DOVER — More than 250 volunteers fanned throughout the downtown area to participate in Saturday’s annual Dover Pride Clean Up Day.
The event was sponsored by the Dover Main Street organization. Per tradition, the day began with an 8 a.m. pancake breakfast at the Mill Courtyard with Kiwanis Club members charging up the volunteers in anticipation of the morning’s labor.
After the breakfast, more than 100 volunteers spread out to assigned areas, some of which were City Hall and McConnell Center, Henry Law Park and skateboard area, the transportation center and Dover Community Trail. Numerous organizations took part with local Girl Scouts handling the Woodman Museum.
Volunteers arrived in streams bringing the total crew to more than 250.
“This exceeded our expectations,” said Amelia Evans Brown, Main Street’s program director.
In addition to the resident volunteers, assistance was received from the Dover Community Service Department, Dover Police Department and Dover Fire & Rescue.
“This is a day of joy to see everyone working in concert to transform the community,” said Fire Chief Eric Hagman, who is chairman of the Main Street Program. “It’s is cool to see so (much) of the community involved. This event does so much for Dover.”
Evans Brown mentioned the vast cooperation from the city’s Community Services department. “They supplied so much,” she said. “John Storer, community services director, was amazing. He was on call all day and helped in completing projects. I don’t think we could have done it without him.”
More than 20 people spent the morning at the Joe B. Parks Riverwalk Public Garden raking, mulching and pruning what some call a jewel in Dover’s crown. Ann Reid has been involved in all of the pride day cleanups, and as she and Beth Fischer joined in a sweep and shoveling operation, said “I love getting to see the whole town out.”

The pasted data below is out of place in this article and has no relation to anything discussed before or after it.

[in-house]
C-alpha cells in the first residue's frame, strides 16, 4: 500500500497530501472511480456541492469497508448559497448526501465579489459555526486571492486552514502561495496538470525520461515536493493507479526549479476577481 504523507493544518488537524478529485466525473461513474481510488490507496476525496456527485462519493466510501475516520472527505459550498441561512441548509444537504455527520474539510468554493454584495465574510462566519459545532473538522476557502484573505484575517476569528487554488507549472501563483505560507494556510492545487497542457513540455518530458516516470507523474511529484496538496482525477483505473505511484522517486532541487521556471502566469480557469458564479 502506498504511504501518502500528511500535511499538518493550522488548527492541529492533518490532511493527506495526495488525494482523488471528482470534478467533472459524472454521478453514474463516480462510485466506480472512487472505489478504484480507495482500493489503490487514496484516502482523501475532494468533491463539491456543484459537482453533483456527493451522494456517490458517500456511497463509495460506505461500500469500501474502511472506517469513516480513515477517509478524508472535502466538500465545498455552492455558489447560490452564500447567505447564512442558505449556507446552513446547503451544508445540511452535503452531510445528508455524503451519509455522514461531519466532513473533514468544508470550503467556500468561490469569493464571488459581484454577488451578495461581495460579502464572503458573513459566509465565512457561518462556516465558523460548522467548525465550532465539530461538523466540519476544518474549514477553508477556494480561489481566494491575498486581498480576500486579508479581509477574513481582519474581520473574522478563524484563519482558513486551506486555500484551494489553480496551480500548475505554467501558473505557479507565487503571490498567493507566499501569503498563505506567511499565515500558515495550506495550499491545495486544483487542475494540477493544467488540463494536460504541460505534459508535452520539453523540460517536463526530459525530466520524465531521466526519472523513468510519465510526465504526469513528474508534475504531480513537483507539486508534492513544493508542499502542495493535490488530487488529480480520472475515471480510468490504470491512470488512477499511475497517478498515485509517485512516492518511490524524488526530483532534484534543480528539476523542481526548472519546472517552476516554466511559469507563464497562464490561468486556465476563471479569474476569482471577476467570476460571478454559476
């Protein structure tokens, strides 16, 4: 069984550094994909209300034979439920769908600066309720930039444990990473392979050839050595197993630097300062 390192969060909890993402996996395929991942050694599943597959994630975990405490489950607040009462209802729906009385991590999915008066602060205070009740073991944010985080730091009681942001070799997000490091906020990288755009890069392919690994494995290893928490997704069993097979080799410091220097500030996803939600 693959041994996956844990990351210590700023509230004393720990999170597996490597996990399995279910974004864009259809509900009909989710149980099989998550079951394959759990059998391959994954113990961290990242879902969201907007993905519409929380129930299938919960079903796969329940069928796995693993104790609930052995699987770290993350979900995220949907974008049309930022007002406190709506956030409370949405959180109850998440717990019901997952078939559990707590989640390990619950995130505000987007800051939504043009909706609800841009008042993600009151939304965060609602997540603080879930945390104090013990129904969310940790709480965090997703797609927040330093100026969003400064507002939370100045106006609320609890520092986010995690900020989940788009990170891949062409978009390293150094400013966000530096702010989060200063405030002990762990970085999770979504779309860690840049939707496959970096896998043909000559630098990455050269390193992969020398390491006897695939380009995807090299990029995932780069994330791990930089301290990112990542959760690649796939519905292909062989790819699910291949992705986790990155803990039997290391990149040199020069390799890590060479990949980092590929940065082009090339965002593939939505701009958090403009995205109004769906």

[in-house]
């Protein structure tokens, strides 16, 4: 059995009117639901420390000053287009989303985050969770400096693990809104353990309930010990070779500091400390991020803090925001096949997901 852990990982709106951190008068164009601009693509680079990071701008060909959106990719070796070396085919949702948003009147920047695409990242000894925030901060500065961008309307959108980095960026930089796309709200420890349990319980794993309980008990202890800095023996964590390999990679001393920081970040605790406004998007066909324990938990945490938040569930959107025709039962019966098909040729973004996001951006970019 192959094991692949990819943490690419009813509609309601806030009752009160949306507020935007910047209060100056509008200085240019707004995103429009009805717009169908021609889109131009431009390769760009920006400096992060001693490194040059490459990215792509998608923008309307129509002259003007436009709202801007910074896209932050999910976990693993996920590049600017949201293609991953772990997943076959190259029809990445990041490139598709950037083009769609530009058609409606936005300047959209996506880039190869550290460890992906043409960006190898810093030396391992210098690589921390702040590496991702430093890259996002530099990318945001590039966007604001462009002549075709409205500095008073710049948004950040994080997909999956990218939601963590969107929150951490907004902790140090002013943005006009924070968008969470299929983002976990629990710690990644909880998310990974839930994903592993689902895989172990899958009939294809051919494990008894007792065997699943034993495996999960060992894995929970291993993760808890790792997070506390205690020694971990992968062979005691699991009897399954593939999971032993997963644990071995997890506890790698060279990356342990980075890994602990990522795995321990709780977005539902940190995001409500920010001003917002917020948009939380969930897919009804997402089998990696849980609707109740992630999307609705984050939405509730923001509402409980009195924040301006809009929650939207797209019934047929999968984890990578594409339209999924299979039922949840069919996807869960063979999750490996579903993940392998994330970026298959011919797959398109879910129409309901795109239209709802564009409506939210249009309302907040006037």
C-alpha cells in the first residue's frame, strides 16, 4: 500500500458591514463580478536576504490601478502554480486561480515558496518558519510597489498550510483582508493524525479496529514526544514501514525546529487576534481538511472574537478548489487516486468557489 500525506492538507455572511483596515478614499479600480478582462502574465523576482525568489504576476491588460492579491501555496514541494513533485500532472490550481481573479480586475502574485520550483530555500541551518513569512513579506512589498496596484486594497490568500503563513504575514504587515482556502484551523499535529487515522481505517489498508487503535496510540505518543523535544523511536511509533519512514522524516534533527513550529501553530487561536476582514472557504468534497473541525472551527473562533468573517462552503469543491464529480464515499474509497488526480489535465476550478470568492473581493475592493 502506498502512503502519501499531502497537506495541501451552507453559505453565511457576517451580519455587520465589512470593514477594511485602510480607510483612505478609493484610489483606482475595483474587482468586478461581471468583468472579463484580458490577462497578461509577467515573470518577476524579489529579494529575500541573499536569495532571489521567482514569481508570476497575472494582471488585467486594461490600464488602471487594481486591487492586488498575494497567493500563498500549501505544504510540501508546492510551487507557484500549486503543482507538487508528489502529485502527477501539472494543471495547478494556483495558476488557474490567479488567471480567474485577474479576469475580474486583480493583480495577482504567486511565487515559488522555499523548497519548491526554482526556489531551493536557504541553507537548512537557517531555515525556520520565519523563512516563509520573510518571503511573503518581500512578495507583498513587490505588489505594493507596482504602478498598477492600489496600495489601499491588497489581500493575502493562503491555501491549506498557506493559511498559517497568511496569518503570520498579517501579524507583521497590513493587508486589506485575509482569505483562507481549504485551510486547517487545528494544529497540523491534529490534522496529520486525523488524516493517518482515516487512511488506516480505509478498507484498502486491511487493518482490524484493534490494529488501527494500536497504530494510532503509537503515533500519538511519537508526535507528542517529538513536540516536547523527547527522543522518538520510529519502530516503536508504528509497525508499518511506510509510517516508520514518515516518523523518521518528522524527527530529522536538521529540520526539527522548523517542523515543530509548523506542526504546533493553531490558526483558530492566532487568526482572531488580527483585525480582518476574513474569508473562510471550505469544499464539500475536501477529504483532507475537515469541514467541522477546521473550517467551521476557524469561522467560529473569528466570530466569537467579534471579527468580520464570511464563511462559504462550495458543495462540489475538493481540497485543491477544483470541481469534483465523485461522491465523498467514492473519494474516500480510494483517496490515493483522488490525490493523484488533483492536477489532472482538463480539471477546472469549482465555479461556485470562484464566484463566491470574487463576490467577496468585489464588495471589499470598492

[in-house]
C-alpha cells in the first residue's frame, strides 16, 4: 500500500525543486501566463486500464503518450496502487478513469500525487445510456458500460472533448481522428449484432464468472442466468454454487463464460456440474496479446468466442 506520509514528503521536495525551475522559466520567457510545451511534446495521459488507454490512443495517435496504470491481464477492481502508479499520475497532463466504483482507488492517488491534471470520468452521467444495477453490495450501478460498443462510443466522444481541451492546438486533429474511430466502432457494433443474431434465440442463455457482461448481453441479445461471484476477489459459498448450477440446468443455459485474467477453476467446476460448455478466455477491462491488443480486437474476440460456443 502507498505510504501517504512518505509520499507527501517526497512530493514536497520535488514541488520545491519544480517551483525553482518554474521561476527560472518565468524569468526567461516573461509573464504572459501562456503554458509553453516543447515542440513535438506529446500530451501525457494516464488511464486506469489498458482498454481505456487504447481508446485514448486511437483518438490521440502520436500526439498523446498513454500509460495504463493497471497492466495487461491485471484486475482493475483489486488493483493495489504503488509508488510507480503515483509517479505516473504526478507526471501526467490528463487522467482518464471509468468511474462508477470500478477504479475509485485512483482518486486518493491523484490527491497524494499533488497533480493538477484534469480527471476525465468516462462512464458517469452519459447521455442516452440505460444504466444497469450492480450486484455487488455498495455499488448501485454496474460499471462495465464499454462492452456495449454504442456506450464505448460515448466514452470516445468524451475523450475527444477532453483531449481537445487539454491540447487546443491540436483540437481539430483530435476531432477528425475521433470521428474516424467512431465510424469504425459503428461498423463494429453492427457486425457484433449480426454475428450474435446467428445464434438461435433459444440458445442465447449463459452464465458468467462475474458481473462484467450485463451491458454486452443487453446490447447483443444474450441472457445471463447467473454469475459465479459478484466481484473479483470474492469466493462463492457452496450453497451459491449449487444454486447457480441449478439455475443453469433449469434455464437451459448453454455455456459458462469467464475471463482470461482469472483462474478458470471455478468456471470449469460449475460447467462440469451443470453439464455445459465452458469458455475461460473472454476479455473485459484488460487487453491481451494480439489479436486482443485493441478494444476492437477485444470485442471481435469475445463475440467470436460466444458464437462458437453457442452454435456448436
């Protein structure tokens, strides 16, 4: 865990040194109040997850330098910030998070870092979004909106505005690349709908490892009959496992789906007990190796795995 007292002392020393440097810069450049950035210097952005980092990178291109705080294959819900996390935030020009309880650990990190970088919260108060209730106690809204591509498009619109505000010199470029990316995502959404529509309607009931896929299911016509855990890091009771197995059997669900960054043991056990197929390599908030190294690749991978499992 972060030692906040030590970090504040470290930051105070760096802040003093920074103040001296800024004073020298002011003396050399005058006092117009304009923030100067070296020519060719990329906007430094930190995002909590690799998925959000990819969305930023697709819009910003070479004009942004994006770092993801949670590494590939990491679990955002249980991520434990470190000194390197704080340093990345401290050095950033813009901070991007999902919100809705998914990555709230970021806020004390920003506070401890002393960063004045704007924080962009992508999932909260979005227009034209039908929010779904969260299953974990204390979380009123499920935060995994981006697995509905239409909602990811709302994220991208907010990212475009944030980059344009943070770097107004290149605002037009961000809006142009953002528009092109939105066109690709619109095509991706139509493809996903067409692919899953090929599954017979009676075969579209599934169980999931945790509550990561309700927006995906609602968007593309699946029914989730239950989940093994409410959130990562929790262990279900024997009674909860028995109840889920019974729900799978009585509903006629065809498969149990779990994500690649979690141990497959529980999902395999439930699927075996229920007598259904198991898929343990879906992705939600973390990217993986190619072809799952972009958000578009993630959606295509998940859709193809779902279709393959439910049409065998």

“There is a lot of sand left over from the winter,” said Fischer, whose group cleaned up from Central Avenue to the Chestnut Street bridge.
“I’ve been doing this since the beginning,” said Herm Stoltzenburg as a city Bobcat zipped by. “It’s good to get rid of the winter’s accumulations and (the city) doesn’t have to pay anyone to do it.”
Stoltzenburg was named Dover’s Citizen of the Year by the Greater Dover Chamber of Commerce in 2008.
Hagman estimated the volunteer labor, if put on a time clock, would amount to $30,000 to $40,000.
Dover High School senior Ayu Suryawan was participating in her first Pride Day. “Things like this make us a community,” said the National Honor Society member, who is bound for Mount Holyoke College in the fall.
Numerous other DHS clubs joined in, including the Interact Club and 4H.
Steve Paulson is a relatively new member of the community and was impressed. “This is fabulous. It is a wonderful amount of participation.”